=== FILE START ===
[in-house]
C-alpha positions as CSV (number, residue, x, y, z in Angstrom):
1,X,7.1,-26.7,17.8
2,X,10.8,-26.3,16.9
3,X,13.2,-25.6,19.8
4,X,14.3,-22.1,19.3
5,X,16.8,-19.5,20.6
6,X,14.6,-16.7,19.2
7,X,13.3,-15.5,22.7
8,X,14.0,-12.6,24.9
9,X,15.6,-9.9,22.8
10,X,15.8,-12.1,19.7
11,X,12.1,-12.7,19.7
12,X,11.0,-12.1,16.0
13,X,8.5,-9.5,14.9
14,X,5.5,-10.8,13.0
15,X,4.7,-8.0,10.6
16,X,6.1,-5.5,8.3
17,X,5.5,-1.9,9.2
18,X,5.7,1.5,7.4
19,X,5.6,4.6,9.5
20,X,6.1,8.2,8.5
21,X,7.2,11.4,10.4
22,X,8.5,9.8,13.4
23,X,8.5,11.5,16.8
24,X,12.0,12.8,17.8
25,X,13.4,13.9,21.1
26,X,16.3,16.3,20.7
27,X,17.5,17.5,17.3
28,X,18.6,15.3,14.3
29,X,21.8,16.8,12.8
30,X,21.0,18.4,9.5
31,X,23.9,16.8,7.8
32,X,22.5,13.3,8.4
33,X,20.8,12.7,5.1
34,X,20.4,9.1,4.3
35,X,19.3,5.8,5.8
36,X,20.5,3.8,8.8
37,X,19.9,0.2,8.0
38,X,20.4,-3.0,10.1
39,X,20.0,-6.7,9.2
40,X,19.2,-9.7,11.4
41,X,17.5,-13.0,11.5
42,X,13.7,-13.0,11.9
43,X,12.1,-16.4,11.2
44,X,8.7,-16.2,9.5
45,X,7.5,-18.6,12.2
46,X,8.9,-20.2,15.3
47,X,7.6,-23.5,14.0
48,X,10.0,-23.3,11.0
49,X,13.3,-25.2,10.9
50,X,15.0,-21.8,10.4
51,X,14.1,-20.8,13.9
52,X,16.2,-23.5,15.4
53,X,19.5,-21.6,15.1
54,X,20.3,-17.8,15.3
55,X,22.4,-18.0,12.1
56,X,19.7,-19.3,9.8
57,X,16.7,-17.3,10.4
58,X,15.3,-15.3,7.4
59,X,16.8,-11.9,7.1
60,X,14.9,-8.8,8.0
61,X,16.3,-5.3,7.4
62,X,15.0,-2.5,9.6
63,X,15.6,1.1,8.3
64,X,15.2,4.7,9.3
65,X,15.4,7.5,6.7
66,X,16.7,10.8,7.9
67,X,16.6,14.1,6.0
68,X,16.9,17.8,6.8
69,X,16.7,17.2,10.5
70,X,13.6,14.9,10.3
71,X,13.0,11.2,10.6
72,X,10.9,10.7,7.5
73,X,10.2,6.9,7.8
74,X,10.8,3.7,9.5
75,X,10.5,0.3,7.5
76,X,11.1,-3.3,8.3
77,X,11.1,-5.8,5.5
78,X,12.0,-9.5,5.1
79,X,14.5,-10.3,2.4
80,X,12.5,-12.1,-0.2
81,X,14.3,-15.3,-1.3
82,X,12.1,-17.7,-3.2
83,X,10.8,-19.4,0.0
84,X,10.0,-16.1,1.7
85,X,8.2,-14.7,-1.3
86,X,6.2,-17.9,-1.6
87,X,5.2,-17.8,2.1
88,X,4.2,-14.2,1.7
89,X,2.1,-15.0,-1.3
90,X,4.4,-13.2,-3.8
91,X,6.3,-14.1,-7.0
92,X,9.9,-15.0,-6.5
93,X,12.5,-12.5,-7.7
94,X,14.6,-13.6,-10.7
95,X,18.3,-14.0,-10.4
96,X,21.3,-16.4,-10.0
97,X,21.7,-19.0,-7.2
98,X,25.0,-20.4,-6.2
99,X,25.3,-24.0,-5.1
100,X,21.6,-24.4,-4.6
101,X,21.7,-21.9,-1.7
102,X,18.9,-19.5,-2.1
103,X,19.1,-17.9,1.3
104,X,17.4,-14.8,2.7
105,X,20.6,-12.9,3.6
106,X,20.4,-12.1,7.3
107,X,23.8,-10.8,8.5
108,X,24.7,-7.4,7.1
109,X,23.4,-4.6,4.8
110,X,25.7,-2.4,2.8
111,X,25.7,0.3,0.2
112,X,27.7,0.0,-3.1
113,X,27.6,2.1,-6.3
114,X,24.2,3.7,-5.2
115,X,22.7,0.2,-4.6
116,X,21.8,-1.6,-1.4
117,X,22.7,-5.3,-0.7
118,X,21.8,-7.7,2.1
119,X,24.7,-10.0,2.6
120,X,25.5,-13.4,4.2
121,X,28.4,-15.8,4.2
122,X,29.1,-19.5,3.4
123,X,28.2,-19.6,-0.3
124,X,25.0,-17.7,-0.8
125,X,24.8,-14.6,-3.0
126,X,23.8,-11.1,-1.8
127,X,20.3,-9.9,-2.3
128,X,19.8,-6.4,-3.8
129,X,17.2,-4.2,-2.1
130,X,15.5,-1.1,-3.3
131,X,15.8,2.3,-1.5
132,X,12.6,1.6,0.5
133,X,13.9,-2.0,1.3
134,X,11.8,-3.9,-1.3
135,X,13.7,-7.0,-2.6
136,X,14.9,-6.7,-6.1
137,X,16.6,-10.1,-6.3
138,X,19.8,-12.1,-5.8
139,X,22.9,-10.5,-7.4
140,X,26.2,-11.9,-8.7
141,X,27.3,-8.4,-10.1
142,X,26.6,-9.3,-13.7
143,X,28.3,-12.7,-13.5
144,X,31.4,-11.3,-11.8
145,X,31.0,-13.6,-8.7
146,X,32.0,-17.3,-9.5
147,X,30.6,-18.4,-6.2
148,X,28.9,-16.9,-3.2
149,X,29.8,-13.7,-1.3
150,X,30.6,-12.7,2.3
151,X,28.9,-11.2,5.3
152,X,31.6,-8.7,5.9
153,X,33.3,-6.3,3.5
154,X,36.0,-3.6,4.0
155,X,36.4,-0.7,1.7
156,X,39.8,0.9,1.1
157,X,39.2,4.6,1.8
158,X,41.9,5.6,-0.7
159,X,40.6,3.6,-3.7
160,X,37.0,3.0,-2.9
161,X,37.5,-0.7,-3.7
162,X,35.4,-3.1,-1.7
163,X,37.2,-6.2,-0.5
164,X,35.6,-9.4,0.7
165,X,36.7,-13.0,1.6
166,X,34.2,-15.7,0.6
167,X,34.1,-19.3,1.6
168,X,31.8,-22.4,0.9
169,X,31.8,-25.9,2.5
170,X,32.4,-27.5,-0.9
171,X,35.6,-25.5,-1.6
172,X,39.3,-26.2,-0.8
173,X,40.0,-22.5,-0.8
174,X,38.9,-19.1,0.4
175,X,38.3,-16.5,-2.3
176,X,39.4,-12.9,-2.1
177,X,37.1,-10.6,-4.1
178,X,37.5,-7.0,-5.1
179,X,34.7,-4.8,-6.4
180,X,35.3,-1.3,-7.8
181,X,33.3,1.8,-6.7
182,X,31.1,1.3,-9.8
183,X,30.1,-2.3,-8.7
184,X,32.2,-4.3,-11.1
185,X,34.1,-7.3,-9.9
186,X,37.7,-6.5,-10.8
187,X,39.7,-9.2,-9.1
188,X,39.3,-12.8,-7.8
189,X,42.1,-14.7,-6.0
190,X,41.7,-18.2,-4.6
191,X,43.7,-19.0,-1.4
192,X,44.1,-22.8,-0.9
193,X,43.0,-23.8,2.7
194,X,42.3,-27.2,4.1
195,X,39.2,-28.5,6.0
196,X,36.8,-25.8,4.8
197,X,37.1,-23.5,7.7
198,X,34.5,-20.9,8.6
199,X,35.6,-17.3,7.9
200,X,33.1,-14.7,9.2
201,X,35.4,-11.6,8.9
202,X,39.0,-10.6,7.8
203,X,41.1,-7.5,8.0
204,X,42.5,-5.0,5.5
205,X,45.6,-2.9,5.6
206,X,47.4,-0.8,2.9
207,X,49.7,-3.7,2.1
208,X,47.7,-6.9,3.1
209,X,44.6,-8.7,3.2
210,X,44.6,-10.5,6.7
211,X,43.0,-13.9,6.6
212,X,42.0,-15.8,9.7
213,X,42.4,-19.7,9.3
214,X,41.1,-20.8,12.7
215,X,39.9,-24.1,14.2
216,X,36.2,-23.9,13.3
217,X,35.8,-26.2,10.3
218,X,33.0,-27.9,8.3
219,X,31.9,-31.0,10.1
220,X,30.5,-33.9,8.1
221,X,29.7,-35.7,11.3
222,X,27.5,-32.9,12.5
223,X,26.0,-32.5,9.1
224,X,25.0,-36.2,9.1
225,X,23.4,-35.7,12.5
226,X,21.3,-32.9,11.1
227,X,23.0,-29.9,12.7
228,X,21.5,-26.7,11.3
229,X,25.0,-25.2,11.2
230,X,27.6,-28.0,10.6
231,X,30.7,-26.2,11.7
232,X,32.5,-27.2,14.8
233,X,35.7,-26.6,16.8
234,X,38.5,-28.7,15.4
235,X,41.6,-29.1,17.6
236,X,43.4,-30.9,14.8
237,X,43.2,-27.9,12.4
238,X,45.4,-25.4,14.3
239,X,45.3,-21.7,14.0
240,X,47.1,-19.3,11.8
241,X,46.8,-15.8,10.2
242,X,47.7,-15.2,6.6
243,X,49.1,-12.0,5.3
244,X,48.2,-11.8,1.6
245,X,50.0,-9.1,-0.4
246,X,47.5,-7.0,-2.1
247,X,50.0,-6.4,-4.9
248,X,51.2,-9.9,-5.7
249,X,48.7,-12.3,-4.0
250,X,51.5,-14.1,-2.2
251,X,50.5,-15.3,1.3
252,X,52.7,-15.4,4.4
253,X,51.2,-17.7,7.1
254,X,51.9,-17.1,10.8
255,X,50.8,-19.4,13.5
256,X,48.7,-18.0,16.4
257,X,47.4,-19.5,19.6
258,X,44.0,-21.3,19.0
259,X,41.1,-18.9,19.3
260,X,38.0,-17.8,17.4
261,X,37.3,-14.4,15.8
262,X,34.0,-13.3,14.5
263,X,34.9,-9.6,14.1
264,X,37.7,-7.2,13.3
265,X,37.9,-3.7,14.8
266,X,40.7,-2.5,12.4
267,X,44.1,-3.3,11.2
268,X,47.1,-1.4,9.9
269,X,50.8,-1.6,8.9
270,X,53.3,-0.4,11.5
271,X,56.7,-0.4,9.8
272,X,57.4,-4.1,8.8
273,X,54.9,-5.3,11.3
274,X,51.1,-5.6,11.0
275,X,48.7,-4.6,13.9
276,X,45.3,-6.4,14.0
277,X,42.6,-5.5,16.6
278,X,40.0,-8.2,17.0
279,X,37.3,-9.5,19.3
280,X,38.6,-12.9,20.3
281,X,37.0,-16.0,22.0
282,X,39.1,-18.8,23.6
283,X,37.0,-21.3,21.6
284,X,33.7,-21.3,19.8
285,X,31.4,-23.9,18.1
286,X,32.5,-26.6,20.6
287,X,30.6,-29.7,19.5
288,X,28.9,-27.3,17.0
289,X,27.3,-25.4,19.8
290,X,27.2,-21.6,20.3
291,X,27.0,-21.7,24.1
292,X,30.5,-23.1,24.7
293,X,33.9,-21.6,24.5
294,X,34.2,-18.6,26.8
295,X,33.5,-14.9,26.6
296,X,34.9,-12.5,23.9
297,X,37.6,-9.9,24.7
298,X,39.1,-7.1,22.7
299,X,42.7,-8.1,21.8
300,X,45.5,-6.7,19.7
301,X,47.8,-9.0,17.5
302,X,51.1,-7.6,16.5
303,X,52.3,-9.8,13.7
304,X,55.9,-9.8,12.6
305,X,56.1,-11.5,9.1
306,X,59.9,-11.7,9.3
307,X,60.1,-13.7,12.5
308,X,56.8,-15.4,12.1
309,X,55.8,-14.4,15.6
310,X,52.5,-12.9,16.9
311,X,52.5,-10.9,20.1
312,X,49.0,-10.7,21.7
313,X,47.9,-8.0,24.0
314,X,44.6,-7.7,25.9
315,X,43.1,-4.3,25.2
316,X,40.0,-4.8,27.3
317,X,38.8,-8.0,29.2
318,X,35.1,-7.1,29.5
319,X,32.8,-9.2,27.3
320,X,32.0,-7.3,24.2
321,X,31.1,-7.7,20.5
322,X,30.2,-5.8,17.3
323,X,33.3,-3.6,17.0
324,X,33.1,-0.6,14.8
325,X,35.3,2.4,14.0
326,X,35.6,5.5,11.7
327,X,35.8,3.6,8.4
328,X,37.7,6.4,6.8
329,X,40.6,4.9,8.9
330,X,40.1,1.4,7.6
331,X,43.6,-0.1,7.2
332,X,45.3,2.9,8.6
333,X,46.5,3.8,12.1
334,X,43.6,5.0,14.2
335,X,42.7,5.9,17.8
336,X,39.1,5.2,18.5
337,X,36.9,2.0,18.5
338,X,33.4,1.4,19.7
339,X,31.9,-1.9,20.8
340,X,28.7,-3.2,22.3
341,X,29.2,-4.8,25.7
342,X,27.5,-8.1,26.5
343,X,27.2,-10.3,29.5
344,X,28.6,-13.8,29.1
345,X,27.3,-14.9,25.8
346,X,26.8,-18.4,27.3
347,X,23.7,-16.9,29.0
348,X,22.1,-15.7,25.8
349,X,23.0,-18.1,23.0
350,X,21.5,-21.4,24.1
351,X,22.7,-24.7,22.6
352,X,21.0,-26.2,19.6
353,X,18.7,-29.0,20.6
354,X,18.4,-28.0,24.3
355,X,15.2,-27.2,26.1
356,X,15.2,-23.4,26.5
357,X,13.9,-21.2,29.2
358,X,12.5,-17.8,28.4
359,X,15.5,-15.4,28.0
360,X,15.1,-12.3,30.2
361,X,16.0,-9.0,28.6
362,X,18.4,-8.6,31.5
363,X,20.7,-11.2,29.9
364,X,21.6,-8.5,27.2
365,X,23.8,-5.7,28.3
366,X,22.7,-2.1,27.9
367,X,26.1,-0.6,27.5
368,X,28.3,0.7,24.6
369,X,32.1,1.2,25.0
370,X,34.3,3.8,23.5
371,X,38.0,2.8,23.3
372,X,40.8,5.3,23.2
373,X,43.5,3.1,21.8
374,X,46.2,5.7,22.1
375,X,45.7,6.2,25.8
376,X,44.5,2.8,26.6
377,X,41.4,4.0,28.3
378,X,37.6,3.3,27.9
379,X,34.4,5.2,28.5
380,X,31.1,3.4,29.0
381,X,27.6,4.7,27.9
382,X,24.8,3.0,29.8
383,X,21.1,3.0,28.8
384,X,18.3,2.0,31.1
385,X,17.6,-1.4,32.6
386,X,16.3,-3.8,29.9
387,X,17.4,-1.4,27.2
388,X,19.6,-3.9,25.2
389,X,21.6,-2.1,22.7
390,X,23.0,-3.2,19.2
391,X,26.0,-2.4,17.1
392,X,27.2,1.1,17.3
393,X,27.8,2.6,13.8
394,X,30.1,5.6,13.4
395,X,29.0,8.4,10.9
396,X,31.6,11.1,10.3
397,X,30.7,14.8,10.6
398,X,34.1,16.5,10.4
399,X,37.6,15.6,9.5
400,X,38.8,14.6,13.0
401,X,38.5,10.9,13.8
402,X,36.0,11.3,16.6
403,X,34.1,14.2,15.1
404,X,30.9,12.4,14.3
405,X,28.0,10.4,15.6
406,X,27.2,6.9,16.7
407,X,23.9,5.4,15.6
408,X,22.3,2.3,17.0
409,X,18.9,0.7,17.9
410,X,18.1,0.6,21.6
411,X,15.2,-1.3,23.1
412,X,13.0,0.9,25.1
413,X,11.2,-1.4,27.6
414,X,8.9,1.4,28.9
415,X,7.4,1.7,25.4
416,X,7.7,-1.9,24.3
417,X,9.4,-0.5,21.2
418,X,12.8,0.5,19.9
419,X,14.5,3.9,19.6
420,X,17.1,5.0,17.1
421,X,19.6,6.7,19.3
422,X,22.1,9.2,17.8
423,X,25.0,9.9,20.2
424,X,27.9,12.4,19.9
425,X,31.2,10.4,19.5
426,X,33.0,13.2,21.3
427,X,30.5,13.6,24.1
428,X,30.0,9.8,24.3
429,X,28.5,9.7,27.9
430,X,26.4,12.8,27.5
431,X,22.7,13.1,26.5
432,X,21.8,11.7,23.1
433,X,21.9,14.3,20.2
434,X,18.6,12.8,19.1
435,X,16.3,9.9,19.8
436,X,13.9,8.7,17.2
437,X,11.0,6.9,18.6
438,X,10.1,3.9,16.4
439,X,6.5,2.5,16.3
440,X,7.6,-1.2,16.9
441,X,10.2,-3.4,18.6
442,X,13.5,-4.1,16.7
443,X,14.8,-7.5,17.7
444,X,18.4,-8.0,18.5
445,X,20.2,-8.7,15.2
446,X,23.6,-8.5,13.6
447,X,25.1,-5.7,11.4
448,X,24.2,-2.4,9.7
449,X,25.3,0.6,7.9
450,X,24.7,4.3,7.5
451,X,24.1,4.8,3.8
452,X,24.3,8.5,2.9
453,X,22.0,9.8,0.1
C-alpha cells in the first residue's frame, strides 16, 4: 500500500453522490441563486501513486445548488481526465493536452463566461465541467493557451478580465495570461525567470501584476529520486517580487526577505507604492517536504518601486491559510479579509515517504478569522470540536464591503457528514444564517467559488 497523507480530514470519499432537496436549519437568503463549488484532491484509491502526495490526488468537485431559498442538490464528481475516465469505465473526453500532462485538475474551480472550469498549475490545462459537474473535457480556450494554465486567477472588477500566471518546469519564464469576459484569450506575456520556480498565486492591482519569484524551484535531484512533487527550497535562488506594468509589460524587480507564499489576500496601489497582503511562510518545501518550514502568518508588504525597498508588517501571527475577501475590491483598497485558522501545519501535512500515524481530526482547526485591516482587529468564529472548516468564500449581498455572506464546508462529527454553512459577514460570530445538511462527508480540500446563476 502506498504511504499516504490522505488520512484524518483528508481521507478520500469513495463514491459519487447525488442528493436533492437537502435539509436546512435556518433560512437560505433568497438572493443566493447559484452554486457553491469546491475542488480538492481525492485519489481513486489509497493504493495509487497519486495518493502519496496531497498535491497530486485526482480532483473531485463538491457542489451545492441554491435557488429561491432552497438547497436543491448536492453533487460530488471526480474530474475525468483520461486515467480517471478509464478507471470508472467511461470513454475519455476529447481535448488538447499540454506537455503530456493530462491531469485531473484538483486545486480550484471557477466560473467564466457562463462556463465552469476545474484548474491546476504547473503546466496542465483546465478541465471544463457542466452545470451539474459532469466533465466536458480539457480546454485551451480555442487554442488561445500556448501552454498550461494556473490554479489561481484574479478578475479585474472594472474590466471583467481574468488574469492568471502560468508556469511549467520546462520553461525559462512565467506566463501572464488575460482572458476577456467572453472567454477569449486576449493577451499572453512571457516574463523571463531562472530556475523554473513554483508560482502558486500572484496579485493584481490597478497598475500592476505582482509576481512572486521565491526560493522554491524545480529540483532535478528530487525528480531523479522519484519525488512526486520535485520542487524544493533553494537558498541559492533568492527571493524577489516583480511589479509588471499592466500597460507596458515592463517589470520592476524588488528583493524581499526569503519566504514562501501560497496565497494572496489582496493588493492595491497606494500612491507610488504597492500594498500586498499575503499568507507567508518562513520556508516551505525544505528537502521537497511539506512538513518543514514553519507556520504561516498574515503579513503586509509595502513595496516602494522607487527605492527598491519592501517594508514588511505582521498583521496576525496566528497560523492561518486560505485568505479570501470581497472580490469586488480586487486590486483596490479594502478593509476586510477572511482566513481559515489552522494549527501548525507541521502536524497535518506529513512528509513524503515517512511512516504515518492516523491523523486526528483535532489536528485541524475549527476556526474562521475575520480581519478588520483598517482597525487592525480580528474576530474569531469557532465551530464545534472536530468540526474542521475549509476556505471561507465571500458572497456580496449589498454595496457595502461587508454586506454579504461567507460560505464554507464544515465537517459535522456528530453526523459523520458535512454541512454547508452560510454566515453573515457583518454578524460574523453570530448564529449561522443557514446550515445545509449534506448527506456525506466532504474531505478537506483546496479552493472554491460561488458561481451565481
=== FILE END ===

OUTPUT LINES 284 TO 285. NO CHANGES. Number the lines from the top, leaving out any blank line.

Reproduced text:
282,X,39.1,-18.8,23.6
283,X,37.0,-21.3,21.6